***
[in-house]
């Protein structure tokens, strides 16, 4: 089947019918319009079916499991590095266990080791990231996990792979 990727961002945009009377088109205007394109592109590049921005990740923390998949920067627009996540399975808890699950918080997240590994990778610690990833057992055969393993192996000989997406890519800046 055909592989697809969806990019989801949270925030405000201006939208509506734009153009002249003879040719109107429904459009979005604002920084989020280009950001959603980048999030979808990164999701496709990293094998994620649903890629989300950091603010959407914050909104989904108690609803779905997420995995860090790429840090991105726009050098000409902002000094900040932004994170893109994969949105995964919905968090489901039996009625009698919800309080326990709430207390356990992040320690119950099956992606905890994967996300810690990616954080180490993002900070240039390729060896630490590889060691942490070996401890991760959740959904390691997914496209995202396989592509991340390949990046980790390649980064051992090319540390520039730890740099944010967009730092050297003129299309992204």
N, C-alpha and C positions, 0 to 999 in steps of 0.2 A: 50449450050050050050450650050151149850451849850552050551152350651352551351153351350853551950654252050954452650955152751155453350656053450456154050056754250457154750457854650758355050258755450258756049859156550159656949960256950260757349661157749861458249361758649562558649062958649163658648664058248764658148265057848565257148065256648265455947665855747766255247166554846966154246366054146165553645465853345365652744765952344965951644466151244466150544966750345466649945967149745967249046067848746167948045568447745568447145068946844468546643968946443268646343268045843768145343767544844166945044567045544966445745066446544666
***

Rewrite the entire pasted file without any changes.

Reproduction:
[in-house]
């Protein structure tokens, strides 16, 4: 089947019918319009079916499991590095266990080791990231996990792979 990727961002945009009377088109205007394109592109590049921005990740923390998949920067627009996540399975808890699950918080997240590994990778610690990833057992055969393993192996000989997406890519800046 055909592989697809969806990019989801949270925030405000201006939208509506734009153009002249003879040719109107429904459009979005604002920084989020280009950001959603980048999030979808990164999701496709990293094998994620649903890629989300950091603010959407914050909104989904108690609803779905997420995995860090790429840090991105726009050098000409902002000094900040932004994170893109994969949105995964919905968090489901039996009625009698919800309080326990709430207390356990992040320690119950099956992606905890994967996300810690990616954080180490993002900070240039390729060896630490590889060691942490070996401890991760959740959904390691997914496209995202396989592509991340390949990046980790390649980064051992090319540390520039730890740099944010967009730092050297003129299309992204």
N, C-alpha and C positions, 0 to 999 in steps of 0.2 A: 50449450050050050050450650050151149850451849850552050551152350651352551351153351350853551950654252050954452650955152751155453350656053450456154050056754250457154750457854650758355050258755450258756049859156550159656949960256950260757349661157749861458249361758649562558649062958649163658648664058248764658148265057848565257148065256648265455947665855747766255247166554846966154246366054146165553645465853345365652744765952344965951644466151244466150544966750345466649945967149745967249046067848746167948045568447745568447145068946844468546643968946443268646343268045843768145343767544844166945044567045544966445745066446544666